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Qantas and Virgin staff caught up in Byron Bay COVID incident

written by Adam Thorn | July 26, 2021
Virgin and Qantas 737s sit side-by-side, as shot by Victor Pody

Qantas and Virgin employees have been caught up in a COVID transmission incident after an infected man flew from Sydney to Ballina Byron Bay airport.

The passenger, who authorities allege knew he was infectious, travelled via Virgin on 14 July and then was picked up by a Qantas flight attendant, who subsequently tested positive but not before crewing six flights herself. The man later drove directly to Queensland.

Anyone travelling on Virgin 737-8FE, VH-YIZ msn 40702 – which departed Sydney at 10:43am on 14 July as flight VA1139 and landed in Ballina (Byron Bay) at 11:41am – is urged to get tested and isolate for 14 days regardless of the result.

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Jeremy McAnulty of NSW Health claims the man boarded the flight despite knowing he was a close contact of a Sydney case and was required to isolate.

Authorities say the man received a false negative result on 12 July but tested positive on 20 July. When he was contacted, he allegedly said he had been self-isolating since 10 July.

“However, we know this is not true,” Dr McAnulty said.

“We believe he travelled to Queensland on July 14 and we’re concerned about the nature and extent of these exposures on the flight and in the community both in NSW and Queensland.”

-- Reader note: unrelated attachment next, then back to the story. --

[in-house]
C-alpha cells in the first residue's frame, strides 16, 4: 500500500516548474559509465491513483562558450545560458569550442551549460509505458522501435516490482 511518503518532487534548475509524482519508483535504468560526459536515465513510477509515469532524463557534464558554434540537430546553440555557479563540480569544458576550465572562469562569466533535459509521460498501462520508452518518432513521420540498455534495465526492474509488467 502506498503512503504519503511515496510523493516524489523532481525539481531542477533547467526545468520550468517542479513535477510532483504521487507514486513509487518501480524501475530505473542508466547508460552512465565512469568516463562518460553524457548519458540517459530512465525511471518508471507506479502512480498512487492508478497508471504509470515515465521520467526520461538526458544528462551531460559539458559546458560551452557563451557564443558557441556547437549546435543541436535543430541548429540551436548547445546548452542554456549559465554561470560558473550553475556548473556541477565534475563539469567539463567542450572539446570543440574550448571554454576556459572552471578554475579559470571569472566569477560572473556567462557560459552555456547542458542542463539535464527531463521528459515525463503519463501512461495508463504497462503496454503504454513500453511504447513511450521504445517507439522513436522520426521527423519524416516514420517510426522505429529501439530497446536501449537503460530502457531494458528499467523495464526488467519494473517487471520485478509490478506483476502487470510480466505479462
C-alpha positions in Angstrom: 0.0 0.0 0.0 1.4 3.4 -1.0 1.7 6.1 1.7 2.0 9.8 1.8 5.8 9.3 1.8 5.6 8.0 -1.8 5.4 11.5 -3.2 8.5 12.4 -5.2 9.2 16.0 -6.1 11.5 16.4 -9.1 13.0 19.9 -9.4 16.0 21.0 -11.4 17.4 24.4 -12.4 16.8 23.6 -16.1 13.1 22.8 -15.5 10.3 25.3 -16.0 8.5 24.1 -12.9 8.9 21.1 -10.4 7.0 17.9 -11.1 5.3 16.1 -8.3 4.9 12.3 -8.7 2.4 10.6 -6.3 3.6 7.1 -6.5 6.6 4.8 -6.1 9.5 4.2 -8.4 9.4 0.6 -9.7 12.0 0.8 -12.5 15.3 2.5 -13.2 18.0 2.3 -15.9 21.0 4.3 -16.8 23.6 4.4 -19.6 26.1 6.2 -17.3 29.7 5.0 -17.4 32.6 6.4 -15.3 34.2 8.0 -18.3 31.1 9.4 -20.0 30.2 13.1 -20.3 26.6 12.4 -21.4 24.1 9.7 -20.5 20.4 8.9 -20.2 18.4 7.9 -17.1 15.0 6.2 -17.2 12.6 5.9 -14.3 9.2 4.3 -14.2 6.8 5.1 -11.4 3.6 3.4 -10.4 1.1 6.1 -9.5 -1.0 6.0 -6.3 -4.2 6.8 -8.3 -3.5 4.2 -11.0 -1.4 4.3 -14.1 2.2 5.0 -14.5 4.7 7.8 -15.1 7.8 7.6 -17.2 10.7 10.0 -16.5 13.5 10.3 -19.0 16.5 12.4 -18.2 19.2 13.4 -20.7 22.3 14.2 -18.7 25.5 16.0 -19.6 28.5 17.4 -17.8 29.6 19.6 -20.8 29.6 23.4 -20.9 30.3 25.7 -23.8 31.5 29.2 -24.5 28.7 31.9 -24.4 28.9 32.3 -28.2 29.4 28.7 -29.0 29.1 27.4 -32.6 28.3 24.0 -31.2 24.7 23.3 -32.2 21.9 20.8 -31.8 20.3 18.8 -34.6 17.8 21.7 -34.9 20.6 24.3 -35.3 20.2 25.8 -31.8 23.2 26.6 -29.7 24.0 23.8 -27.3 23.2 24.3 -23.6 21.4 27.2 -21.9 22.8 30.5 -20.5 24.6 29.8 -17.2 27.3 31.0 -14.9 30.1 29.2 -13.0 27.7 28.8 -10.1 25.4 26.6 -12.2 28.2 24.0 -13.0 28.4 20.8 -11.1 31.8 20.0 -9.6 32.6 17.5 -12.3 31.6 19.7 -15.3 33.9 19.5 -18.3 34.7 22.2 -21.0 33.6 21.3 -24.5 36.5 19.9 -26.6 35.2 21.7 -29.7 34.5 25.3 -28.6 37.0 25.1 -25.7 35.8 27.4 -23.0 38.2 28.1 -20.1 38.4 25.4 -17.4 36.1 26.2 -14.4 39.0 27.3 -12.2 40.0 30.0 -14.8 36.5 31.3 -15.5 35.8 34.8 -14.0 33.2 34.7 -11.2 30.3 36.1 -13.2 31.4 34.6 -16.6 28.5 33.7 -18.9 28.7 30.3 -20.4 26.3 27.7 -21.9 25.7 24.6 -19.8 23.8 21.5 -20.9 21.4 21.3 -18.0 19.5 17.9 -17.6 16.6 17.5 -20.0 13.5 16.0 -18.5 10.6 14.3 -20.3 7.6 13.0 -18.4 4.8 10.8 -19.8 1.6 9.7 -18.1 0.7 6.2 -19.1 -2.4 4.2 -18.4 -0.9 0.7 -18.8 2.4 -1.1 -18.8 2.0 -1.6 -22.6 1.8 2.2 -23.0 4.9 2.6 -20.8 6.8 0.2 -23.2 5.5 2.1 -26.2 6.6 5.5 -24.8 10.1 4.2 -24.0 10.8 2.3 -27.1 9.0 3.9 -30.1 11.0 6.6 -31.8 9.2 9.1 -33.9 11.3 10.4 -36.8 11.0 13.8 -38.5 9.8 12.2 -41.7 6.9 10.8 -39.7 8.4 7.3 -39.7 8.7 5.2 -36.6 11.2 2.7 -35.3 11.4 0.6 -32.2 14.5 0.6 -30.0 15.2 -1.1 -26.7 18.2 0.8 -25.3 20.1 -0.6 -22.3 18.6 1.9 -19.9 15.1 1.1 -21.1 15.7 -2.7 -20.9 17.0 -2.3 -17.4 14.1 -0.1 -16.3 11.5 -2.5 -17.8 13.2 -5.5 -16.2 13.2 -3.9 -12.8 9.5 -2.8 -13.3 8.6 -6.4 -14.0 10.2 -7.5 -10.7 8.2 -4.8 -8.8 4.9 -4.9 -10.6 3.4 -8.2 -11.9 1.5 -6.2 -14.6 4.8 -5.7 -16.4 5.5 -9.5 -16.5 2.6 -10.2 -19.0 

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The manager of Ballina Byron Gateway airport, Julie Stewart, told the ABC the risk of infectious was “quite low” due to COVID safety measures put in place.

“There are no known cases in this area, which is of great concern,” NSW Health had said.

“Everyone in the area is asked to be especially vigilant for symptoms, and if they appear, to immediately come forward for testing and isolate until a negative result is received. If symptoms appear again, please be tested and isolate again.”

Earlier this month, the TWU said just one-third of aviation workers in Australia had been fully vaccinated, according to a survey it carried out.

The investigation, which questioned 789 employees including cabin crew, pilots, cleaners, baggage handlers and ground workers, also found a further 22 per cent had received just the one shot.

The union has consistently called on the government to prioritise cabin crew for COVID vaccines after a Virgin employee first tested positive in June.

The new investigation by the unions revealed many workers had not been jabbed because of a lack of timeslot availability. Of those who had been inoculated, 70 per cent organised the shot themselves, while 30 per cent had help from their employer.

“We’d like to see all aviation workers across the country be vaccinated and we’ve been strongly encouraging our employees to get vaccinated as soon as they can,” Qantas said in response. “NSW has made vaccines mandatory for workers with anything to do with international flights and other states are likely to follow.”

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